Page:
Lowe's allows cardholders to choose from three promotions: 5 percent off most purchases charged to the card; no interest when spending $299 or more as long as the balance is paid within six months; or reduced-interest-rate financing starting at 3.99% APR for 36 months on purchases of $2,000 or more. Otherwise the APR is 26.99%, with no break for those with better credit.
Both stores also offer financing for home improvement professionals. Home Depot has two options from Citibank: a Commercial Revolving Charge Card, with no annual fee and a choice between regular monthly payments or paying off the balance, and a Commercial Credit Account, which lets pros track spending by buyer or itemize billing by job number. Both offer 60 days to pay with no interest and fuel discounts at participating Shell stations to cardholders who enroll. Lowe's Business Credit accounts include the standard Lowe's Business Account, with flexible payment terms and no annual fee, and the Business Rewards Card, which lets users earn American Express points on purchases. All Lowe's Business Credit cardholders get 5 percent off purchases.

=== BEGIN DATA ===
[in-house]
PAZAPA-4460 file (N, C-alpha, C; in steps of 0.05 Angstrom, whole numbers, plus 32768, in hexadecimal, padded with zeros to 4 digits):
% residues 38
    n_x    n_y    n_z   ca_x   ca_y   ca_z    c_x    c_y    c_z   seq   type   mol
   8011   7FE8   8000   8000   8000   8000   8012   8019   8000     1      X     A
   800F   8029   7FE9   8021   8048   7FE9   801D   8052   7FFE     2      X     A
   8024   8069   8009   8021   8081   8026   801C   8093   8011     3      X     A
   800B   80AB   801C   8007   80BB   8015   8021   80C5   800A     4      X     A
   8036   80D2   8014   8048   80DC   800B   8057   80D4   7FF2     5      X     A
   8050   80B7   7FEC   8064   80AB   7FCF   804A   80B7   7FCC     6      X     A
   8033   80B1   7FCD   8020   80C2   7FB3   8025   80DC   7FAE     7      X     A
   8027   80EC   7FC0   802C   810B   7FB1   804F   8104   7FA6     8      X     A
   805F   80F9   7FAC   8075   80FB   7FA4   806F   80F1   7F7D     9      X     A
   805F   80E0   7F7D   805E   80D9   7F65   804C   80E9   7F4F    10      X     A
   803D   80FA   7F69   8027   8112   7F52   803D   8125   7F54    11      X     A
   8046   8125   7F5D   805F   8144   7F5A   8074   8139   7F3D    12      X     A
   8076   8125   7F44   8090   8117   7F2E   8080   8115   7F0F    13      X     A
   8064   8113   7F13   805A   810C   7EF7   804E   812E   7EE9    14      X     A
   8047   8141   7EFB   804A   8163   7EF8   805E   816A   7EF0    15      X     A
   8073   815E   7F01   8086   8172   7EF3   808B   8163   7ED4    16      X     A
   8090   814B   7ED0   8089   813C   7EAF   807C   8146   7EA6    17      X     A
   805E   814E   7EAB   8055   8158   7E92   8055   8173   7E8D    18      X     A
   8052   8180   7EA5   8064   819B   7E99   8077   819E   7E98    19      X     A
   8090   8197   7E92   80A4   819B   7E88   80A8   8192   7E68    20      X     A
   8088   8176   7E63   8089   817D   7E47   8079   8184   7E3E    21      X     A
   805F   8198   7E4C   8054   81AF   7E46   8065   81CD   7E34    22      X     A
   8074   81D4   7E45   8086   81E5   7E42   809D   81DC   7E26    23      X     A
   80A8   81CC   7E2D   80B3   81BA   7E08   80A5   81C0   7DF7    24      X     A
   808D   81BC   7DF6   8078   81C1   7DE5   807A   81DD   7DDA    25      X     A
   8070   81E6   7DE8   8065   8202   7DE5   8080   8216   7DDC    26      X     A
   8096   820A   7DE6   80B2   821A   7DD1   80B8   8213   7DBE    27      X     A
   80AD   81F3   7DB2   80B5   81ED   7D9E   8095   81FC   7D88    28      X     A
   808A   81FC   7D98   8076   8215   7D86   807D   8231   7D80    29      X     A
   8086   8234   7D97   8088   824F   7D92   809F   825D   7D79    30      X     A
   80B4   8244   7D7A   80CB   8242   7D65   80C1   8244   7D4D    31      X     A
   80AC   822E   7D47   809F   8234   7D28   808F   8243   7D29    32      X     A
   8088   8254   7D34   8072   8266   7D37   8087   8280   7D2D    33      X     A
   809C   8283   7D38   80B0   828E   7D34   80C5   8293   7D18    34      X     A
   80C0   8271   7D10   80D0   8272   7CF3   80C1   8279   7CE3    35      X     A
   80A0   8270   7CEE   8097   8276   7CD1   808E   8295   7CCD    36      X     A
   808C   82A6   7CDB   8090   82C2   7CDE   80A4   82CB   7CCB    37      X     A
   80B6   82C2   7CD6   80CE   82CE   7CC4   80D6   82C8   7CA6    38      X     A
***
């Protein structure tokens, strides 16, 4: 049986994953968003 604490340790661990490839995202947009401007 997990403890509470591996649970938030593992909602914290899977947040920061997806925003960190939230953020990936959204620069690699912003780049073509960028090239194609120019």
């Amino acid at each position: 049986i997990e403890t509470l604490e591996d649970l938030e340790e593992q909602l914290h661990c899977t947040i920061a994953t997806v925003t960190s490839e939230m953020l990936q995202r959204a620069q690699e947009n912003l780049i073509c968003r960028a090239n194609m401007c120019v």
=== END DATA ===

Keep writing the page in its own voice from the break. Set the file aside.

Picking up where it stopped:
As weekend warriors know, it usually makes sense to overbuy supplies for home improvement projects. This saves multiple trips to the hardware store and ensures a uniform look with tile, flooring, and paint. Although the stores' written return policies are relatively similar and much ultimately depends on the discretion of store managers, Lowe's seems slightly more liberal than Home Depot in this department.
Both accept returns of most merchandise within 90 days of purchase, but Home Depot has more exceptions. The retailer puts a 30-day limit on returns of generators, furniture, gas-powered equipment or tractors, mattresses, area rugs, and consumer electronics such as TVs or computers. Lowe's shortens the return window to 30 days for outdoor power equipment, major appliances, and highway trailers. The chain also notes that it will only accept returns of winter seasonal items on or before Dec. 26.
Home Depot specifies that merchandise must be new and unused, and that customers who receive damaged items should contact customer support within 30 days, while Lowe's does not. Home Depot gives cardholders an entire year to return merchandise purchased with a store card, however.
While an original receipt is preferred, both stores specify that they can often retrieve receipts in their systems if customers provide the credit card, debit card, or checking account number used for the purchase. Without a valid receipt, customers may receive only store credit based on the most recent advertised price.